NGR, Neoclassical Geek Revival has been tearing up some lists. Asking for about 600$, it's currently sitting at nearly 12,000$. It's got some pretty big draws. As well as being a classic retro-clone, it also collects all of Zzarchov's many very high-quality adventures together in a book for print. You can also have your choice of illustrated versions of the game from Alex Mayo, Chris Huth, and Dyson Logos. Really, it seems like a great deal, for a collection of good stuff, and giving work to a great group of people.

Then there's woodfall, a small setting that can be dropped in your setting. It's got a neat aesthetic and the little graphic of "Your setting" with a hole in it, with woodfall fitting right in.

Goblinoid games is also running a fully funded version of a new Advanced Labyrinth Lord guide. With the existences of Basic/Expert for sale, as well as B/X Essentials, I have the ruleset I like.

Hot takes of the week

Gavin Norman made a huge announcement of a new partnership with Quality Beast! I'm pretty sure it means higher quality and faster releases from Necrotic Gnome. I don't know, we'll have to wait and see.

Patrick conducts another interview with one of the most creative minds in classic gaming. Ben L. talks about early proto-childhood gaming and how the memory affected his creativity today.

This Lamentations/Basic D&D conversion of Dark Sun rules has been making the rounds, and it's pretty impressive.

Drama at the Ennies, isn't there always? Did the wrong people get nominated? Is the Old School Renaissance a Voting Bloc? Rule changes about judges are coming. A publisher hires a bodyguard for Gencon. Big money is on the line for the winners. It looks like we're finally big enough, we're getting a taste of that civilization movin' in from out east.

This post is Patreon supported, and I'm almost halfway to covering rent!. support me or tip me!

Hack & Slash 

On Classic Gaming for the first week of July

Happy explosion day! I pity the dogs.

New Releases

On monday, the exciting B/X Essentials Monsters dropped. Back in the golden days, it was suggested to cut apart your books and organize them by section so that basic and expert weren't split apart. However, in spite of the brilliant design, this never happened. Now we have Gavin Norman stepping in and giving us a real companion to the creature catalogue! It's all of the basic/expert monsters in one document!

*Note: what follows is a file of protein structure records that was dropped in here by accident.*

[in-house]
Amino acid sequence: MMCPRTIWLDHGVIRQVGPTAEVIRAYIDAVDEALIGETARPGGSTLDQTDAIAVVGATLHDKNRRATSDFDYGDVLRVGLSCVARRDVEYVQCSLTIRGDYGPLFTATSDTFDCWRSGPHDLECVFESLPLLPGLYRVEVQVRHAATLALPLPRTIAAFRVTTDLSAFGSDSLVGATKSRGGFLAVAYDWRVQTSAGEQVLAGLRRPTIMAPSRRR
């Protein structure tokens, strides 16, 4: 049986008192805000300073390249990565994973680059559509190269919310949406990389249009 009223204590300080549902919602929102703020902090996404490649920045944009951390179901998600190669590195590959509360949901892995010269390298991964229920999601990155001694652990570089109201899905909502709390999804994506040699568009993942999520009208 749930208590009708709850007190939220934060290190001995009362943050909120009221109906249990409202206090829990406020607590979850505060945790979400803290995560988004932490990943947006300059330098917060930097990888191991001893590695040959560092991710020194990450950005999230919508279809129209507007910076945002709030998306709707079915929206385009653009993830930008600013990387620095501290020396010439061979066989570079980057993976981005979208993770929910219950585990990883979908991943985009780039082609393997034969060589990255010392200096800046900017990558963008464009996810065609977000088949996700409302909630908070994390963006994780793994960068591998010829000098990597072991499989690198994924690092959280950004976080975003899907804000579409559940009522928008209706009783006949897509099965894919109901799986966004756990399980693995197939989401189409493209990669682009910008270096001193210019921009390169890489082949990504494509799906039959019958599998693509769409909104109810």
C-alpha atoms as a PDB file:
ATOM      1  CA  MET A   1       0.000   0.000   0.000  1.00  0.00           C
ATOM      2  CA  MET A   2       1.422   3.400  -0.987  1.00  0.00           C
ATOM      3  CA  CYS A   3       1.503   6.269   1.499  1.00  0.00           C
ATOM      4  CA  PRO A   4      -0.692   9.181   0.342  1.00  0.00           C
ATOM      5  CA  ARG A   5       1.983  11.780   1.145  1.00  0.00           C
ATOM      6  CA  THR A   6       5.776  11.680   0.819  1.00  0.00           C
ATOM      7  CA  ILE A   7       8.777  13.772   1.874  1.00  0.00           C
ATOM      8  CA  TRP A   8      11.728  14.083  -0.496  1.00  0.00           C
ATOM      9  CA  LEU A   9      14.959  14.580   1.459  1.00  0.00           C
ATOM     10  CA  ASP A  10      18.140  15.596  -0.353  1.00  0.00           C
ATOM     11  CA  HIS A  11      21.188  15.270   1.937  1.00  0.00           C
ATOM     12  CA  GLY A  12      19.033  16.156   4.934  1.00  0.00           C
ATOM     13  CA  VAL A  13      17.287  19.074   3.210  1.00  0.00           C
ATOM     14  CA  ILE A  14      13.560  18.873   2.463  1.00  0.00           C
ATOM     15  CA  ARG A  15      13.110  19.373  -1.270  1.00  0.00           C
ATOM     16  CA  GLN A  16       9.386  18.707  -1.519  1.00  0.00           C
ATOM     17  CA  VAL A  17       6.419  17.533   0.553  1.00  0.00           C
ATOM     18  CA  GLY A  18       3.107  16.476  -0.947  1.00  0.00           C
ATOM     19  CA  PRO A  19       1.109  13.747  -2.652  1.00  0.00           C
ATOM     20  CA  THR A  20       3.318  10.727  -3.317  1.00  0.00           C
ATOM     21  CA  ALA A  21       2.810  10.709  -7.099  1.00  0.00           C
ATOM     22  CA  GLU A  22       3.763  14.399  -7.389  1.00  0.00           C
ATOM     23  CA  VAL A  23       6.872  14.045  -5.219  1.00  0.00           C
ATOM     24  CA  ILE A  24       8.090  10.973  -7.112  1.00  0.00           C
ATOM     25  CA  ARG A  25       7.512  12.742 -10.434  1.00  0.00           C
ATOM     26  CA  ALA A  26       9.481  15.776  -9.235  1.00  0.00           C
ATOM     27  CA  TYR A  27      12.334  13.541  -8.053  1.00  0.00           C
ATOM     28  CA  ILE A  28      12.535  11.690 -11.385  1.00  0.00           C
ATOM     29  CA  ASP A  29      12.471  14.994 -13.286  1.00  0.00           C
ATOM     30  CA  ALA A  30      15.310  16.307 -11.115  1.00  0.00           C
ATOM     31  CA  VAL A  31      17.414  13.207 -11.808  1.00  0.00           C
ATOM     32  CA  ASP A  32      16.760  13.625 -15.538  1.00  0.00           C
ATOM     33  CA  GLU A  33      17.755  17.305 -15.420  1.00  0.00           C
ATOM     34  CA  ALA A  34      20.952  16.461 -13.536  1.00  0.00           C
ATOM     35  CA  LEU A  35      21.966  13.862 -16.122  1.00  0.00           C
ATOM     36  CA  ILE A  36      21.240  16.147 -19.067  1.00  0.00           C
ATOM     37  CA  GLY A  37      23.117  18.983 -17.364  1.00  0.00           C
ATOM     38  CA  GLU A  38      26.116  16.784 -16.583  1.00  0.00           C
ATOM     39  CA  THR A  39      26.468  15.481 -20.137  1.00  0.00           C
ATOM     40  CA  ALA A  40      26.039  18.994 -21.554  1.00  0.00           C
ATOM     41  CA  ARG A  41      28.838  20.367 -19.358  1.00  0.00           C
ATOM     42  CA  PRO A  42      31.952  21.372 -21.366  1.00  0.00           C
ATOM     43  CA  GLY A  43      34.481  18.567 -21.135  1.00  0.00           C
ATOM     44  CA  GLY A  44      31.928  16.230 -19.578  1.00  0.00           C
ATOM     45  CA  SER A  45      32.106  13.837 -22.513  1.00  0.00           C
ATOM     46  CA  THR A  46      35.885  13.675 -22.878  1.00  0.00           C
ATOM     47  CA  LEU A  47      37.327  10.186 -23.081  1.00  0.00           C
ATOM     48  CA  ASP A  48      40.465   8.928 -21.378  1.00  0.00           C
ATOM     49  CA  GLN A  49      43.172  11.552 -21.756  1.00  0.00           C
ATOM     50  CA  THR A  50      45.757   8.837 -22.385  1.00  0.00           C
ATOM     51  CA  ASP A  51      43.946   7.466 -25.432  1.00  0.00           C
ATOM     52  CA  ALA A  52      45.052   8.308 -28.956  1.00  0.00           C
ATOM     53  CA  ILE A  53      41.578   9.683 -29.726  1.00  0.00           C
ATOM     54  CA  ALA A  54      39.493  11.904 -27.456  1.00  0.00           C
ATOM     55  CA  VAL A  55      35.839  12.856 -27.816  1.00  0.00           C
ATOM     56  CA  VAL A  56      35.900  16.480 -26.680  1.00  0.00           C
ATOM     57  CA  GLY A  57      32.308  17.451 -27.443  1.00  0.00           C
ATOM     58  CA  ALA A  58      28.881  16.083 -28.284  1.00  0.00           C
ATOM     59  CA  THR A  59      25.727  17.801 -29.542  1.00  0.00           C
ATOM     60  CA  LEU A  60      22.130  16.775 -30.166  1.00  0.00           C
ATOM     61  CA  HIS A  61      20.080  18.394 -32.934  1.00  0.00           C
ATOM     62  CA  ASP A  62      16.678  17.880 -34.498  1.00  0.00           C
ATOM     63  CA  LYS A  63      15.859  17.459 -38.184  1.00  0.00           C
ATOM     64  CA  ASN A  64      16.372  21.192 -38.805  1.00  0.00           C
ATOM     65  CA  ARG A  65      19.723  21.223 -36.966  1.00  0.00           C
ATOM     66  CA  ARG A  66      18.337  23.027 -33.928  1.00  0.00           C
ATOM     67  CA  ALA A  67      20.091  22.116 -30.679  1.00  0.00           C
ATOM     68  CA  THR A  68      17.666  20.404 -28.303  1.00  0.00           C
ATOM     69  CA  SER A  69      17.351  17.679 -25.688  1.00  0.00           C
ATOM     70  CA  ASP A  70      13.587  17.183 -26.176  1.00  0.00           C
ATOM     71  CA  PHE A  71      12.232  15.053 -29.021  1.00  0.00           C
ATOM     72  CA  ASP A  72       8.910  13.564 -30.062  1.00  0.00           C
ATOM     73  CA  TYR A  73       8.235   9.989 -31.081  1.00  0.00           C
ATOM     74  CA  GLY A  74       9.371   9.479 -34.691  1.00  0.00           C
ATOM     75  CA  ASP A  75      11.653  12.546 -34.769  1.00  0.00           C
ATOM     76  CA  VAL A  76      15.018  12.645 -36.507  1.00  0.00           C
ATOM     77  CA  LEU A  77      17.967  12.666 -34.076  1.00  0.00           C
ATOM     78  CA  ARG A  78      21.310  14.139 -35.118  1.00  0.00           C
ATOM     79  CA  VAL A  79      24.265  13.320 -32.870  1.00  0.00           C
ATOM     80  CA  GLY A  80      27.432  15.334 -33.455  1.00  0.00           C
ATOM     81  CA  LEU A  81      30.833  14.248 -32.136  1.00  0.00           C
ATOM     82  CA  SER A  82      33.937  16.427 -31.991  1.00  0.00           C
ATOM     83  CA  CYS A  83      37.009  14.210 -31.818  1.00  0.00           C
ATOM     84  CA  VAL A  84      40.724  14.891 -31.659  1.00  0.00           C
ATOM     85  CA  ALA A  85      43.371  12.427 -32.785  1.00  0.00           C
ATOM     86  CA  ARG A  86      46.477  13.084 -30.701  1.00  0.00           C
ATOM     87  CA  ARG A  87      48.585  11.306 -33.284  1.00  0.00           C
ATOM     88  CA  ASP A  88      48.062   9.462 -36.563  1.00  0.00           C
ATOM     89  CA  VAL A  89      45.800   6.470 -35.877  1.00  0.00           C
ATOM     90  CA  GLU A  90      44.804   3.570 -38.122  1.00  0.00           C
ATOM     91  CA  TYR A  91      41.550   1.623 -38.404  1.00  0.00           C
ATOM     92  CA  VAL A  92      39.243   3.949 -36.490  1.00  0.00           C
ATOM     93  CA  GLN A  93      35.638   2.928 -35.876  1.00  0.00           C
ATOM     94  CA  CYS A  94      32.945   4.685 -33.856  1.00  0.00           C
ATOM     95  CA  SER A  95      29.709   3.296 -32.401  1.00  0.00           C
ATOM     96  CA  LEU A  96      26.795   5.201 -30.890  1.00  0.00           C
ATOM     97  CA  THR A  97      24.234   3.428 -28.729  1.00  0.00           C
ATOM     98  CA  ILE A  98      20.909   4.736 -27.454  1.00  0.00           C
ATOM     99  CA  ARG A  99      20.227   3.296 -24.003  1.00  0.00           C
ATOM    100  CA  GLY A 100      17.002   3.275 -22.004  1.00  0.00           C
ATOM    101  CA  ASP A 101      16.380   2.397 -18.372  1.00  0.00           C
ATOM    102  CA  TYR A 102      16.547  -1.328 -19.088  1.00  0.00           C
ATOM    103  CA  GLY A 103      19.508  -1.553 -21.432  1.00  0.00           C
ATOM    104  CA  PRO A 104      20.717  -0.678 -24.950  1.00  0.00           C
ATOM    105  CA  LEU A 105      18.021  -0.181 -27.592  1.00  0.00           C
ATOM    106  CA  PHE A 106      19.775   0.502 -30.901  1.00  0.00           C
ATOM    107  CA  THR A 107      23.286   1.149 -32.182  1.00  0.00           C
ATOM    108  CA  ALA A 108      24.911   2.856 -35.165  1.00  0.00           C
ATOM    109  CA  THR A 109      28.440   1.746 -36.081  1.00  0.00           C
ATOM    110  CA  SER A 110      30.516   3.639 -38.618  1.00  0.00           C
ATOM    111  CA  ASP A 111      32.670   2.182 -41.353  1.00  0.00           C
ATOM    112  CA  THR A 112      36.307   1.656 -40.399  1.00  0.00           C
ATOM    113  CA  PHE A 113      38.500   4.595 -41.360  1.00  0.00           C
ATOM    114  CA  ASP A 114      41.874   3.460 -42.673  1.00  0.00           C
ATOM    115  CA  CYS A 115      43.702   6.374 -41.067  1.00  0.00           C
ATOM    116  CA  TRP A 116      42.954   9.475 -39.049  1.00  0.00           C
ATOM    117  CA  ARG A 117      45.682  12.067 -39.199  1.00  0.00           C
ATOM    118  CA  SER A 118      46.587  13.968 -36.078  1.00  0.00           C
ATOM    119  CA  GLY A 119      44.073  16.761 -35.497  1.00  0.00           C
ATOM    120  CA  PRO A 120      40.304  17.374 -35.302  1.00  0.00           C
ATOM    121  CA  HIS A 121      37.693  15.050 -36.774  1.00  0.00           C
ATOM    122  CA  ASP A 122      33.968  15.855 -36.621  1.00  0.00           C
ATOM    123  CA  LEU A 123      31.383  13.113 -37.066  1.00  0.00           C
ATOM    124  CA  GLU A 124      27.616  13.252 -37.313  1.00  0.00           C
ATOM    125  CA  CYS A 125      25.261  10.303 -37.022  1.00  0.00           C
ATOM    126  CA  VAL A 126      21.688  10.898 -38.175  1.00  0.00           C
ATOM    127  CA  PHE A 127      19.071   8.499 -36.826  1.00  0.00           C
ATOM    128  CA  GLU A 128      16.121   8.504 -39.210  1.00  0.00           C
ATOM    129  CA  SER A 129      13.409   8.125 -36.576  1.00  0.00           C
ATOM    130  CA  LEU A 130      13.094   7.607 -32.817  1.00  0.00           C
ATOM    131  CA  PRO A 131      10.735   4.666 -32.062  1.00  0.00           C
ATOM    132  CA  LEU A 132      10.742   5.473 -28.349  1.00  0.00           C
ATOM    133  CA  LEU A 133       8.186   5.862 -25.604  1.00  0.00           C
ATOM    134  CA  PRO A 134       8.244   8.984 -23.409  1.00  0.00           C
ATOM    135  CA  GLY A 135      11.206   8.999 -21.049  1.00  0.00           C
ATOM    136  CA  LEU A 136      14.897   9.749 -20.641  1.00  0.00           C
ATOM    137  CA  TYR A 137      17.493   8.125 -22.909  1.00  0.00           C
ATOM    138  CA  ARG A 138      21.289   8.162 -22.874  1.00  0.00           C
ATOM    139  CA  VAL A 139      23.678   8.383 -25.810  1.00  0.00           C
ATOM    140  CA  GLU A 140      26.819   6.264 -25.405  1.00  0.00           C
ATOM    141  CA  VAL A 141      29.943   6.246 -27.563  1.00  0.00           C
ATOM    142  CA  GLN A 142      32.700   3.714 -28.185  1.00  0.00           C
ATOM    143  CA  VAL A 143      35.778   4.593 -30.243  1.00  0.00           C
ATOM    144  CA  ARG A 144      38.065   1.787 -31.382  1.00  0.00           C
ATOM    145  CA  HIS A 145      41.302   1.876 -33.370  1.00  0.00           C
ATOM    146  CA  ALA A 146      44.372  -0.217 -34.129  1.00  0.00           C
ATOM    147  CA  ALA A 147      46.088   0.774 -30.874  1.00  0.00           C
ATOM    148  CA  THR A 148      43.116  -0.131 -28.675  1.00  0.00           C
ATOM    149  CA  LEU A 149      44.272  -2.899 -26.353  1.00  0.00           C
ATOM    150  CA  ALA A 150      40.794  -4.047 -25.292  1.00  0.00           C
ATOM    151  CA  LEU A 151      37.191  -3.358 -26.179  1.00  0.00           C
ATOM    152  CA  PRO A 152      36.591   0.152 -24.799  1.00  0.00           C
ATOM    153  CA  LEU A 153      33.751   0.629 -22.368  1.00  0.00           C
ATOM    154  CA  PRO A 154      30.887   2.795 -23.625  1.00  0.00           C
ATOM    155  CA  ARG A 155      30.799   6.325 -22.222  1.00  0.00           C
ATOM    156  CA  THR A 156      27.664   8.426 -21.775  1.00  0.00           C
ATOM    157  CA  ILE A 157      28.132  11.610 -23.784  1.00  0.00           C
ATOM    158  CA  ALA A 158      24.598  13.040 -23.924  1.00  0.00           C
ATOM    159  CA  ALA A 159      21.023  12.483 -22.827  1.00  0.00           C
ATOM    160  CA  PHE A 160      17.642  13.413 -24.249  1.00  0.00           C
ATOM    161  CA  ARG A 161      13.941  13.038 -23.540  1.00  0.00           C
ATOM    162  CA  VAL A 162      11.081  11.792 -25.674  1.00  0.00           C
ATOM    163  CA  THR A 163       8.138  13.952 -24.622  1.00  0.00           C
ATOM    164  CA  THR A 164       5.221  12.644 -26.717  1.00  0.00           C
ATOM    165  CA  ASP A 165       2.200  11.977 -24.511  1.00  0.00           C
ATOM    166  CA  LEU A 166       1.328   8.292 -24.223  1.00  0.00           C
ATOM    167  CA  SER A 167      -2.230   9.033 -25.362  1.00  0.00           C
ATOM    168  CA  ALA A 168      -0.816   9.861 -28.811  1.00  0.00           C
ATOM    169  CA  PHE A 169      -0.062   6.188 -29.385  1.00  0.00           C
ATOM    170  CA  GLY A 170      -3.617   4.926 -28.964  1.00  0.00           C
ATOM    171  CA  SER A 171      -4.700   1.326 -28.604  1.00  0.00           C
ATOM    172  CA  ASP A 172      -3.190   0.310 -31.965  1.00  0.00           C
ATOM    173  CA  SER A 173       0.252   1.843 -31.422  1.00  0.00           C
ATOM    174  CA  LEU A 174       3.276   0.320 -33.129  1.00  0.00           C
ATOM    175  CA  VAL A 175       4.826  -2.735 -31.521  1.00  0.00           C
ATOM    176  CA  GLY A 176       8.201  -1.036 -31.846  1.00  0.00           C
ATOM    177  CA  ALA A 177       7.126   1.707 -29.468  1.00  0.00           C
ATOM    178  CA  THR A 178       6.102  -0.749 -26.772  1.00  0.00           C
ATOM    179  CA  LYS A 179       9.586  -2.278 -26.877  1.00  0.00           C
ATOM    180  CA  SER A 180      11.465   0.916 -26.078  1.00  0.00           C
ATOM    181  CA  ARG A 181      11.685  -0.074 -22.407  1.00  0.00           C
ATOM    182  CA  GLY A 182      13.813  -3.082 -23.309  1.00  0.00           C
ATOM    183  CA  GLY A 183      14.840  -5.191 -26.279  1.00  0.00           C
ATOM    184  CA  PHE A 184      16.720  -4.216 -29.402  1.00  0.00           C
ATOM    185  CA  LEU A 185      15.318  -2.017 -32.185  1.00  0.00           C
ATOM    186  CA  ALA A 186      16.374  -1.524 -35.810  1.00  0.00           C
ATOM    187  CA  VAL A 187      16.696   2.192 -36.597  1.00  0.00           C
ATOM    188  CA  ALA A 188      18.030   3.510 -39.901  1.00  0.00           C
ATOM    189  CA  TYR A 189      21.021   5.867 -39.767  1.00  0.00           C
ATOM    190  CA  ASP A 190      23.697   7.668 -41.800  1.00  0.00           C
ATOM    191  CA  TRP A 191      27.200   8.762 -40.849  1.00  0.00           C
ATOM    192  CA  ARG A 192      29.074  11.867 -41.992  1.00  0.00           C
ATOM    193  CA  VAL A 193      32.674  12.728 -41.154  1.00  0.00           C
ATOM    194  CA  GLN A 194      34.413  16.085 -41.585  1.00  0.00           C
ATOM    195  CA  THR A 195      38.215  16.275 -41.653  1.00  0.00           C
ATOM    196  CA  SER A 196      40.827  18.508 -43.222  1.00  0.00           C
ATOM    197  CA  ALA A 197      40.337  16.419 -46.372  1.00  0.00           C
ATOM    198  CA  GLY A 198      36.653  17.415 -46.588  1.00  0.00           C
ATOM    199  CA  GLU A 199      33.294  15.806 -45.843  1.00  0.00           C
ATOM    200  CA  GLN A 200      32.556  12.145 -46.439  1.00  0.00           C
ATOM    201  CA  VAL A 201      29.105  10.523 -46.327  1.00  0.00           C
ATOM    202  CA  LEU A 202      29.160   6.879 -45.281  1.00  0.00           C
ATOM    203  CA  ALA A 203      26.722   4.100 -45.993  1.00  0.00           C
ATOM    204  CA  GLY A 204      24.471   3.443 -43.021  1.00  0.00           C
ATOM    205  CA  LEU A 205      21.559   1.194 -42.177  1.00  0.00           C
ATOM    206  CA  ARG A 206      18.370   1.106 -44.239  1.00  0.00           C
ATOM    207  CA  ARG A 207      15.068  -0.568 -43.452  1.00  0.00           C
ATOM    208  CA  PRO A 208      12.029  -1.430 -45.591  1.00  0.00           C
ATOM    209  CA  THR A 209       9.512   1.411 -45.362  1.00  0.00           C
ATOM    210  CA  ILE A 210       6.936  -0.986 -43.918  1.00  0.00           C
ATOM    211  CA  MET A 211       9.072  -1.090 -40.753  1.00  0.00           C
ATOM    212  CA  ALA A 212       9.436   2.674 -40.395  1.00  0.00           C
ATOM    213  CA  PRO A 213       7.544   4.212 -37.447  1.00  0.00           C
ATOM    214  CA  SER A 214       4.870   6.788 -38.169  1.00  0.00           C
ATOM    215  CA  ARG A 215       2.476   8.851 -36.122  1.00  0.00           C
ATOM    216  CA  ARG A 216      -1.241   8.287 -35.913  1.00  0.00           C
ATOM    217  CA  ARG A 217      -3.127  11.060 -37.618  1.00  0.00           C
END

That said, it's currently .pdf only, until the odious and publisher unfriendly process of getting the print version to people finally finishes. It's terrible and I feel for anyone trying to provide print copies from any onebookshelf user. That said, it is coming (even if it's weeks out).

I'm very much looking forward to the combined addition as well as some of the expansion books.

That's not all, the new release from Glenn Seal has finally dropped; The Midderlands Expanded is out. I've just recently gotten it and haven't had time to dig too deeply. At first glance it's filled with page after page after page of evocative description and setting information. The original midderlands covers the center of this twisted version of the british isles, and this covers some of the surrounding area. I can't wait for my hardcovers to arrive! I'm not a fan of the green art, but the line art is excellent and right up my alley.

It comes with a pile of bonus material and I'm loving digging through it. Glenn is turning out good work here, I may post a more detailed review if there's some interest.

There's so much terrible stuff out there. It's important to remember, that this isn't a critique, it's a highlighting of exciting things that have released and happened this week. If I reviewed something, would I say what I don't like about it? Yeah. I'm just glad there are so many people putting their best out there, even if it's bad.

Like, really bad. Laughably terrible.

Braver men than I. Moving on.